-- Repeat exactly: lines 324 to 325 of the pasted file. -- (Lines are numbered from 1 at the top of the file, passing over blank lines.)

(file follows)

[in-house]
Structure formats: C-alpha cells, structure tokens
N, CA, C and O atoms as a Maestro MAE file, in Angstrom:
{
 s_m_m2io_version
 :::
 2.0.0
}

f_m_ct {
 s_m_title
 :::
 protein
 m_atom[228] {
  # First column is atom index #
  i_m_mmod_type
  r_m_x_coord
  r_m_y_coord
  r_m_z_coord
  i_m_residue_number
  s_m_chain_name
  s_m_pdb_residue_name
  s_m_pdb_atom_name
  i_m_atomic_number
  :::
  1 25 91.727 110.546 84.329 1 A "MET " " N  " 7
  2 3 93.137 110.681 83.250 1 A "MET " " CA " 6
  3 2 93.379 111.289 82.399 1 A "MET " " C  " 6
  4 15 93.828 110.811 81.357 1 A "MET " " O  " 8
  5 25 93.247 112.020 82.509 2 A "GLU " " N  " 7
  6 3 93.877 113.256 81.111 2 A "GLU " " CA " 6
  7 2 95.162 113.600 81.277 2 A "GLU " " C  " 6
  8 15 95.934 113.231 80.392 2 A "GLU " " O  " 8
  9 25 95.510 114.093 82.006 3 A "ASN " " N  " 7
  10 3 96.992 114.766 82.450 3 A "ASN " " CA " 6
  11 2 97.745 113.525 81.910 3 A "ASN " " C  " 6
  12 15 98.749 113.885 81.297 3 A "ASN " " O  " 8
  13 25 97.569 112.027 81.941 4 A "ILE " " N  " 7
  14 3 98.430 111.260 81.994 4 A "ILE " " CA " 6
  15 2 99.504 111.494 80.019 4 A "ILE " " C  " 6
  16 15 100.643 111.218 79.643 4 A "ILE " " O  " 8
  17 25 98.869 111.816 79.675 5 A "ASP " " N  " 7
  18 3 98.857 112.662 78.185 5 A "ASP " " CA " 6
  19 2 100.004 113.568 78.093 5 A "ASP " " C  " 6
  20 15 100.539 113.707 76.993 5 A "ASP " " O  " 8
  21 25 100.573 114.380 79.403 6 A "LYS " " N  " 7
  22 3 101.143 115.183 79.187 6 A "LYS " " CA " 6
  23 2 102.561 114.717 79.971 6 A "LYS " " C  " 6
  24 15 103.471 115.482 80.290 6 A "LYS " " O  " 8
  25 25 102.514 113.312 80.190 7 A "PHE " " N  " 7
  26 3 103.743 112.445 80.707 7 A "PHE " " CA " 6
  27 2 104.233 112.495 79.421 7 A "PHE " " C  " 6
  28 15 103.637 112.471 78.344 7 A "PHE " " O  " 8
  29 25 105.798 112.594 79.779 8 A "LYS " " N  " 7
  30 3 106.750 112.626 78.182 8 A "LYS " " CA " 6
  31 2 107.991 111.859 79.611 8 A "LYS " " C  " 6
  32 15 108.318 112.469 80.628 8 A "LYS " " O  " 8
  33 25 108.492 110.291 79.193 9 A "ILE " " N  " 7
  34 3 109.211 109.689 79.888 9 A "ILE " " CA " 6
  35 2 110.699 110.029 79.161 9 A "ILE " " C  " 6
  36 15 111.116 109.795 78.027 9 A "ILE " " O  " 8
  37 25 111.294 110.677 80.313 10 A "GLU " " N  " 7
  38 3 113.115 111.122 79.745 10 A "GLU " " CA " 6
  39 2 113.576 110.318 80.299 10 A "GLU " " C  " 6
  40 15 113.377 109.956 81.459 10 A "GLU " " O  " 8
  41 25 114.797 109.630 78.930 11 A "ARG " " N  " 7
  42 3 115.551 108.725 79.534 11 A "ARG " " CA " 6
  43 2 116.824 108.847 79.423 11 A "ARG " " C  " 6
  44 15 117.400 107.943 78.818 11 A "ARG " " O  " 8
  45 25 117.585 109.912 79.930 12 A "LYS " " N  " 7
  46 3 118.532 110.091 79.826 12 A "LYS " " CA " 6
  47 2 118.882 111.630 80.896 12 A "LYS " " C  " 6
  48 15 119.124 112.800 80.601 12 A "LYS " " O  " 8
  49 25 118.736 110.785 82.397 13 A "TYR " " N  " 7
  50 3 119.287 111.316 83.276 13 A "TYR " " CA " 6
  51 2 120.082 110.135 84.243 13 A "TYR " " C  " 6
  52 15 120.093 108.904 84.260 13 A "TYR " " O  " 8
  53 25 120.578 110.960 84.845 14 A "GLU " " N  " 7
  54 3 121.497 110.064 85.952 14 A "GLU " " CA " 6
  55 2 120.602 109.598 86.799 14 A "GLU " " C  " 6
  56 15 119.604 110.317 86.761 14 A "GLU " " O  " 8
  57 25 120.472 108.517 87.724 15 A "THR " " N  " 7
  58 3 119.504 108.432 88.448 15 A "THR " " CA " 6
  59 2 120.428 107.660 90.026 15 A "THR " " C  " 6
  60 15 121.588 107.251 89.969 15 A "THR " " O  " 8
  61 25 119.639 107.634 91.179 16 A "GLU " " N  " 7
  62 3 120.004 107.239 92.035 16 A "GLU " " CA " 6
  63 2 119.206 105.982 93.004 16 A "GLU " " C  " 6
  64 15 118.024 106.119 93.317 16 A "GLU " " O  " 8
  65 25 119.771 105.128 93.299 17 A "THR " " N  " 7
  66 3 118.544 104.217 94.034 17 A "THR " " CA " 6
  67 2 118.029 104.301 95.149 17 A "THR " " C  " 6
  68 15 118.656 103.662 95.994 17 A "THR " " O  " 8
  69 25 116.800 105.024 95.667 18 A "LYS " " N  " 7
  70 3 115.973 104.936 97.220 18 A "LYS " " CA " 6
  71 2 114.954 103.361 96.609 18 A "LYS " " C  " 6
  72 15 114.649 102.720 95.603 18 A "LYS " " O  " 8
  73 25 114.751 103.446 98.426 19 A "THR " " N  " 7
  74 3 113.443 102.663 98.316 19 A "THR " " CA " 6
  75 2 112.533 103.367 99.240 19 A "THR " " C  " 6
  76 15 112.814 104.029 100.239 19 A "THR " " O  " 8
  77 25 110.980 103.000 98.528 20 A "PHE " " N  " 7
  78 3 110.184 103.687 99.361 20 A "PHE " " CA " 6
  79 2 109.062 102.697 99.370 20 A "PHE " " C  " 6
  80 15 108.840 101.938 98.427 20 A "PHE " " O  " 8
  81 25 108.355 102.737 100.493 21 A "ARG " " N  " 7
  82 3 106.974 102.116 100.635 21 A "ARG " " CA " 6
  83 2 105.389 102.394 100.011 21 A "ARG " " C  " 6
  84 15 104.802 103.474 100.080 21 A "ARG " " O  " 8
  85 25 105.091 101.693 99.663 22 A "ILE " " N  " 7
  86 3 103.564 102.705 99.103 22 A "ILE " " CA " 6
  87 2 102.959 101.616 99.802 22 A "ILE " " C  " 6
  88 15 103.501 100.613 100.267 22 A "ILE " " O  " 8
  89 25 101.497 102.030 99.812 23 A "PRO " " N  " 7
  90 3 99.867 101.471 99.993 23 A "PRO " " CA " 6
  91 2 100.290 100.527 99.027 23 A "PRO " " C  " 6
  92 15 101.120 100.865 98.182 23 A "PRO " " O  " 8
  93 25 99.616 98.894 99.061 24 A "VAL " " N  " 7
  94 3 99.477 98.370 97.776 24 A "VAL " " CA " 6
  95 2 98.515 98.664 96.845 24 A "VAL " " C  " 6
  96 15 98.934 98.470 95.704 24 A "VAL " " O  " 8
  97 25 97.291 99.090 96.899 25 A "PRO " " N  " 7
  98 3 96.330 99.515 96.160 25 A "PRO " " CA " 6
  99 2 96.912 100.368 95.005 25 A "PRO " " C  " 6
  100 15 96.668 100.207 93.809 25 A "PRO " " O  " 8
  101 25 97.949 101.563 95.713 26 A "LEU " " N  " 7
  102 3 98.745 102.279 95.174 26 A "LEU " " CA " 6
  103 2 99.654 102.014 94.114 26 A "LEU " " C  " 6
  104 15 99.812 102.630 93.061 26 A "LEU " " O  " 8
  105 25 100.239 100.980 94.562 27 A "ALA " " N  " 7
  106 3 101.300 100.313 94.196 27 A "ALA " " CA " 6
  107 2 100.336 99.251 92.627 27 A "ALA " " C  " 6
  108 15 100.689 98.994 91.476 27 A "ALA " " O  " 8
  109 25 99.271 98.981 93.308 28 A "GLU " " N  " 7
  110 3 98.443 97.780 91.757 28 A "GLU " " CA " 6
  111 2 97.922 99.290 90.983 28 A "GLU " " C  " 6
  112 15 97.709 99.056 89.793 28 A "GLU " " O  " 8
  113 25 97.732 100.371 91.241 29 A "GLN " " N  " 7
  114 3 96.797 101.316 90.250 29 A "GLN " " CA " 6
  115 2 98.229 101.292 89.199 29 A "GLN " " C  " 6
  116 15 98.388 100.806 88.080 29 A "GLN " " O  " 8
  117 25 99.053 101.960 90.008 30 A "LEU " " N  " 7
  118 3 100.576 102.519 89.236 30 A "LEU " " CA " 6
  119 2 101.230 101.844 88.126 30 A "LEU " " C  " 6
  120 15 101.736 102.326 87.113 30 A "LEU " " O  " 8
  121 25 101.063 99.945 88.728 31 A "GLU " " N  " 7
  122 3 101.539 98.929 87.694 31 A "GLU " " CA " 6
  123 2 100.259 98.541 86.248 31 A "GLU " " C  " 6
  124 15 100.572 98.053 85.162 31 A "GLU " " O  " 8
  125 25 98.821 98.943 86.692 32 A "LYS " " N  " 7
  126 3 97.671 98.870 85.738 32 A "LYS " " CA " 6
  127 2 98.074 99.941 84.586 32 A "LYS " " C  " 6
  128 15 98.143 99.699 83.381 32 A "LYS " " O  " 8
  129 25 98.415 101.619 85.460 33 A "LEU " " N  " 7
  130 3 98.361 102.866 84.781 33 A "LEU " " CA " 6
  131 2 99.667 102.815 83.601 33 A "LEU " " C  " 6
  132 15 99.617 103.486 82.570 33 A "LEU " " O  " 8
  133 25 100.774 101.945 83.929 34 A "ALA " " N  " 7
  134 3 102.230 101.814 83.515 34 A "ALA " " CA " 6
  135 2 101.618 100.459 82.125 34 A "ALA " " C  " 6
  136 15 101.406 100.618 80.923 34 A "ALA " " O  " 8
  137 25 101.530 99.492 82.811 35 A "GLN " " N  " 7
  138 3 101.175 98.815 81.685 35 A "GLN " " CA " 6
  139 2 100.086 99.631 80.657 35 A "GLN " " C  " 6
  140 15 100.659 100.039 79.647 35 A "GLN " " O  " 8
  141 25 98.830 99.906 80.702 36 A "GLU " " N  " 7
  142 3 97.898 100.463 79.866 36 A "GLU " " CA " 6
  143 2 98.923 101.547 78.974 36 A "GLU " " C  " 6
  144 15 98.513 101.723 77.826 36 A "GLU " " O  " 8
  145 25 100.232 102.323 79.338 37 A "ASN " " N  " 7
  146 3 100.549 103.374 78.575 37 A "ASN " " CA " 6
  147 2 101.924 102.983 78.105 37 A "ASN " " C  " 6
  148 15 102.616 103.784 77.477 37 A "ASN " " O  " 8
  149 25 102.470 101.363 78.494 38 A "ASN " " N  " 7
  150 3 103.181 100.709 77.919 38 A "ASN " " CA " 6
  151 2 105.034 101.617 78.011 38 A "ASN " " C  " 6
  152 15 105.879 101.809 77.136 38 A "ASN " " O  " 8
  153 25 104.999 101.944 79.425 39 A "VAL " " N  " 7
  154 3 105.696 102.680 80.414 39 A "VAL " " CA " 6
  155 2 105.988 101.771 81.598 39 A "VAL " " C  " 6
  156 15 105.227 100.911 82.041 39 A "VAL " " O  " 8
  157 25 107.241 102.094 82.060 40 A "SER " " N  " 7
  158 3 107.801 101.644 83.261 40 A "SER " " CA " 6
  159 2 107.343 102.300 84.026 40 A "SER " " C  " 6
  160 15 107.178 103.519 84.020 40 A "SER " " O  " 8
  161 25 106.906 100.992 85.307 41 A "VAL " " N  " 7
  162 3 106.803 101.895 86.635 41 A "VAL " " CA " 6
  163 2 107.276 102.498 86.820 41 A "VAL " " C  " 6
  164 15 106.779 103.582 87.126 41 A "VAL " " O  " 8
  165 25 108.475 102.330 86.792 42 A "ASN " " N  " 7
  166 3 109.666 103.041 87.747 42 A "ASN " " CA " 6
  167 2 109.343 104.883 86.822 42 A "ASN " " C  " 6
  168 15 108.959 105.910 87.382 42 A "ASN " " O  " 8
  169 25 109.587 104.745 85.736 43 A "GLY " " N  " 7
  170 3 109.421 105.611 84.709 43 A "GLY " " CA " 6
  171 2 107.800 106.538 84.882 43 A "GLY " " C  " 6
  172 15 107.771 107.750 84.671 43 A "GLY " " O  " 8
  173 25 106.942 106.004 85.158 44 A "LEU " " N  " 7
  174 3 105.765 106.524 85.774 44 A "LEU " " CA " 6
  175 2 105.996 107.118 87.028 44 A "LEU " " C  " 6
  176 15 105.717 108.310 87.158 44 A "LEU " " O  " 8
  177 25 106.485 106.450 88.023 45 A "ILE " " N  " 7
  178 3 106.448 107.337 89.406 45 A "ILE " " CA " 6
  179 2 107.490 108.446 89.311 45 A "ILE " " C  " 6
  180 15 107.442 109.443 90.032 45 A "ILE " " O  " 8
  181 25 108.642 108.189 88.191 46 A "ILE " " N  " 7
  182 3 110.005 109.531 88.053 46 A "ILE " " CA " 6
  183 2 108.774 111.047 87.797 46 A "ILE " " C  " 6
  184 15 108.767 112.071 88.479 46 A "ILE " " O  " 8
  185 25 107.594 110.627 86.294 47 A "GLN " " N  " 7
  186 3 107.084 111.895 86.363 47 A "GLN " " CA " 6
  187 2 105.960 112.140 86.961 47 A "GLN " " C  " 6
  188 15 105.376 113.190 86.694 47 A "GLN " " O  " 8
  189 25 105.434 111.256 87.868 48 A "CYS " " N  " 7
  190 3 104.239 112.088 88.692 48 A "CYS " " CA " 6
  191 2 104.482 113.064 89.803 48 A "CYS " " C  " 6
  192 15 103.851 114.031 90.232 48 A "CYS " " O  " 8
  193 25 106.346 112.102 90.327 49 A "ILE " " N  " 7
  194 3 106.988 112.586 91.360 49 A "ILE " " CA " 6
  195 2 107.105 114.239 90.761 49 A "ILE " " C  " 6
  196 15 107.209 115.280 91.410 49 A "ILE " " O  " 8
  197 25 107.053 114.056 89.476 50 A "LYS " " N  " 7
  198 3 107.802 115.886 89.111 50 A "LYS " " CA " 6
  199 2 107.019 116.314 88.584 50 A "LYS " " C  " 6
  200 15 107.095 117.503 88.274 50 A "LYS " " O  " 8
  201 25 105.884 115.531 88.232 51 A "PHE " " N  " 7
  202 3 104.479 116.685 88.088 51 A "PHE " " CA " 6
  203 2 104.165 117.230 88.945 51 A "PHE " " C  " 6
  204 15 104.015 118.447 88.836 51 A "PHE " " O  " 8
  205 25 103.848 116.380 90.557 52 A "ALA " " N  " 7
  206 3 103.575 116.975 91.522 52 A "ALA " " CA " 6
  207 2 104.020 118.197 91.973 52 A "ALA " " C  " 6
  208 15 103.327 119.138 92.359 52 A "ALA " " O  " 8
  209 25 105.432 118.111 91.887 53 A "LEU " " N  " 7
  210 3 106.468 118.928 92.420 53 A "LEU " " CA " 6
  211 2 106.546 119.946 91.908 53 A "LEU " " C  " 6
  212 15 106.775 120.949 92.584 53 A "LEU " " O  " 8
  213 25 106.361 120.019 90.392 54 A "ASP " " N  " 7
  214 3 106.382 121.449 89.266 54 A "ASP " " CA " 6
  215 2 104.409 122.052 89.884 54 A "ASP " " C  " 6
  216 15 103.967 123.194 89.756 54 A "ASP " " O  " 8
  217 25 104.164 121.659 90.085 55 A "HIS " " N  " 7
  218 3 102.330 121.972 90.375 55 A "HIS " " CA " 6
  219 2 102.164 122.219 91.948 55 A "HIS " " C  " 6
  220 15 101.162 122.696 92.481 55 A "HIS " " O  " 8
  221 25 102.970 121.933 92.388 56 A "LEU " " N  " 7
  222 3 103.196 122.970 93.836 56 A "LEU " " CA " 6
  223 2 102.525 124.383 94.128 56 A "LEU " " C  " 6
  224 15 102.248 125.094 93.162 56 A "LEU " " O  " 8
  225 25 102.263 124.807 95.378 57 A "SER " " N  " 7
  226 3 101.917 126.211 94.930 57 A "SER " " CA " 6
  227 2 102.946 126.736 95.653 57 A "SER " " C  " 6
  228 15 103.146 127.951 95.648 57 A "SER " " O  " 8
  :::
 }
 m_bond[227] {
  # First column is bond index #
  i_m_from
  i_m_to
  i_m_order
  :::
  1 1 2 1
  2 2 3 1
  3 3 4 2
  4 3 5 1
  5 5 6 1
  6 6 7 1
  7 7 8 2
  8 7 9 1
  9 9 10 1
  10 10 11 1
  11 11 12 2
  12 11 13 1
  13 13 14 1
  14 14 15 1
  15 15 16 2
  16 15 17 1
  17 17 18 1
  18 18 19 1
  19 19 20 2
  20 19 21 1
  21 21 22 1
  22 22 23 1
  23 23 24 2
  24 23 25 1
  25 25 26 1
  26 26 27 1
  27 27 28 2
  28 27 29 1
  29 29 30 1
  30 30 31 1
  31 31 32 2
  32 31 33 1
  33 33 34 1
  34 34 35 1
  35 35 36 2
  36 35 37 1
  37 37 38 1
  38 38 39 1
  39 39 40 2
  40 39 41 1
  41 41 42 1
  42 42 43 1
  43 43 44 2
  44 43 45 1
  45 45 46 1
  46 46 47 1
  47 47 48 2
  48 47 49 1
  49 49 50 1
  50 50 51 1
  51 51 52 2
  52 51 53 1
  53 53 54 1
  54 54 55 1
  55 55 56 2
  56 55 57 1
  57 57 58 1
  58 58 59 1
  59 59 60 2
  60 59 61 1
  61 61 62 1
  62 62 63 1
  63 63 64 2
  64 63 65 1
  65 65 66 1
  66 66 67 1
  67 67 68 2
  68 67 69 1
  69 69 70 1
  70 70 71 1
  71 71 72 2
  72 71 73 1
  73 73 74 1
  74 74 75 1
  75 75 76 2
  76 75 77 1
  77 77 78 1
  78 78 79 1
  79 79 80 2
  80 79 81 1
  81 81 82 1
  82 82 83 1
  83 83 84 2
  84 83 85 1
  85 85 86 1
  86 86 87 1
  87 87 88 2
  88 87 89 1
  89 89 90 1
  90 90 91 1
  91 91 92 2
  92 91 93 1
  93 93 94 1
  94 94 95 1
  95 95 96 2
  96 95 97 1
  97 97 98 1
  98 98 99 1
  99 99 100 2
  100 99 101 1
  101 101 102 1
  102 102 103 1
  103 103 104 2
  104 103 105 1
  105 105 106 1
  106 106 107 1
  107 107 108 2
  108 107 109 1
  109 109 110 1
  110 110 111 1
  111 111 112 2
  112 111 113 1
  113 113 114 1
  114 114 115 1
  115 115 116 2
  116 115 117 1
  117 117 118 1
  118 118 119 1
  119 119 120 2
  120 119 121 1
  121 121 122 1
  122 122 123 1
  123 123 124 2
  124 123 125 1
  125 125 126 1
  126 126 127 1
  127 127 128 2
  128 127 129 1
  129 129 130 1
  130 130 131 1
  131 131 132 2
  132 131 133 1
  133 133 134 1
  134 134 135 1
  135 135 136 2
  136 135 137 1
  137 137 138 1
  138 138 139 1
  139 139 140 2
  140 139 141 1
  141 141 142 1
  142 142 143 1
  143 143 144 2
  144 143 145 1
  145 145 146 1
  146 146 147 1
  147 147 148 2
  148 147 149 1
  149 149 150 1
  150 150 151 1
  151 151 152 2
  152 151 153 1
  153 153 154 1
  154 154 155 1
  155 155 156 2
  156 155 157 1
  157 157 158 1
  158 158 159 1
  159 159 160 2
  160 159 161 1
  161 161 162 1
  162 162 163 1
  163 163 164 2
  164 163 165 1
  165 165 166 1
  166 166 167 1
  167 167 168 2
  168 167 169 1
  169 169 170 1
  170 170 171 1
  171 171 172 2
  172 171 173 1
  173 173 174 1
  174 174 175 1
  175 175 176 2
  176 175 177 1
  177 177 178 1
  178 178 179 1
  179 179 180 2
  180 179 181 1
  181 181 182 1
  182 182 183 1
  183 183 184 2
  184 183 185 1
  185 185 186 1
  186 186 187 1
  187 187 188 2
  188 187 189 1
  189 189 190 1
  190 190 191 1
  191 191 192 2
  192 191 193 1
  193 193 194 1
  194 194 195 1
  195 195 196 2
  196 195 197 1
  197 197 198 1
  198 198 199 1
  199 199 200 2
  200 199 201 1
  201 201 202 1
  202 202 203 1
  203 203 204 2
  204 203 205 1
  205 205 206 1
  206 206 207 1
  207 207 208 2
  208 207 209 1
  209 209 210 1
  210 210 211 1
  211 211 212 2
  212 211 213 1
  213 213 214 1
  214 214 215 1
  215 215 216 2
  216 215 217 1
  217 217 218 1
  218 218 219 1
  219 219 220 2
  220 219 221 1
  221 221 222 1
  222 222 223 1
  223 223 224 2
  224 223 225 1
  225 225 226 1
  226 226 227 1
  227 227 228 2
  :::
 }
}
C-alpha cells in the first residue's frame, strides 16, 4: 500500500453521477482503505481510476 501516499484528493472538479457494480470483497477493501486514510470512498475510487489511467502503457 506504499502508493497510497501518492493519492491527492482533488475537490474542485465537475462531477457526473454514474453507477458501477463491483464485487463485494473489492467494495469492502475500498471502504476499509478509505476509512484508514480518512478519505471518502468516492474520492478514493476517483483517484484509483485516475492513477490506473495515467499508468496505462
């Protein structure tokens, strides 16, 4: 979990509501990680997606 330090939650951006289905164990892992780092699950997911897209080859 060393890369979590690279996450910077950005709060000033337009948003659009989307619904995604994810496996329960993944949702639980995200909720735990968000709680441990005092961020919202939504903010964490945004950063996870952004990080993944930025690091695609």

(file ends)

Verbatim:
  64 63 65 1
  65 65 66 1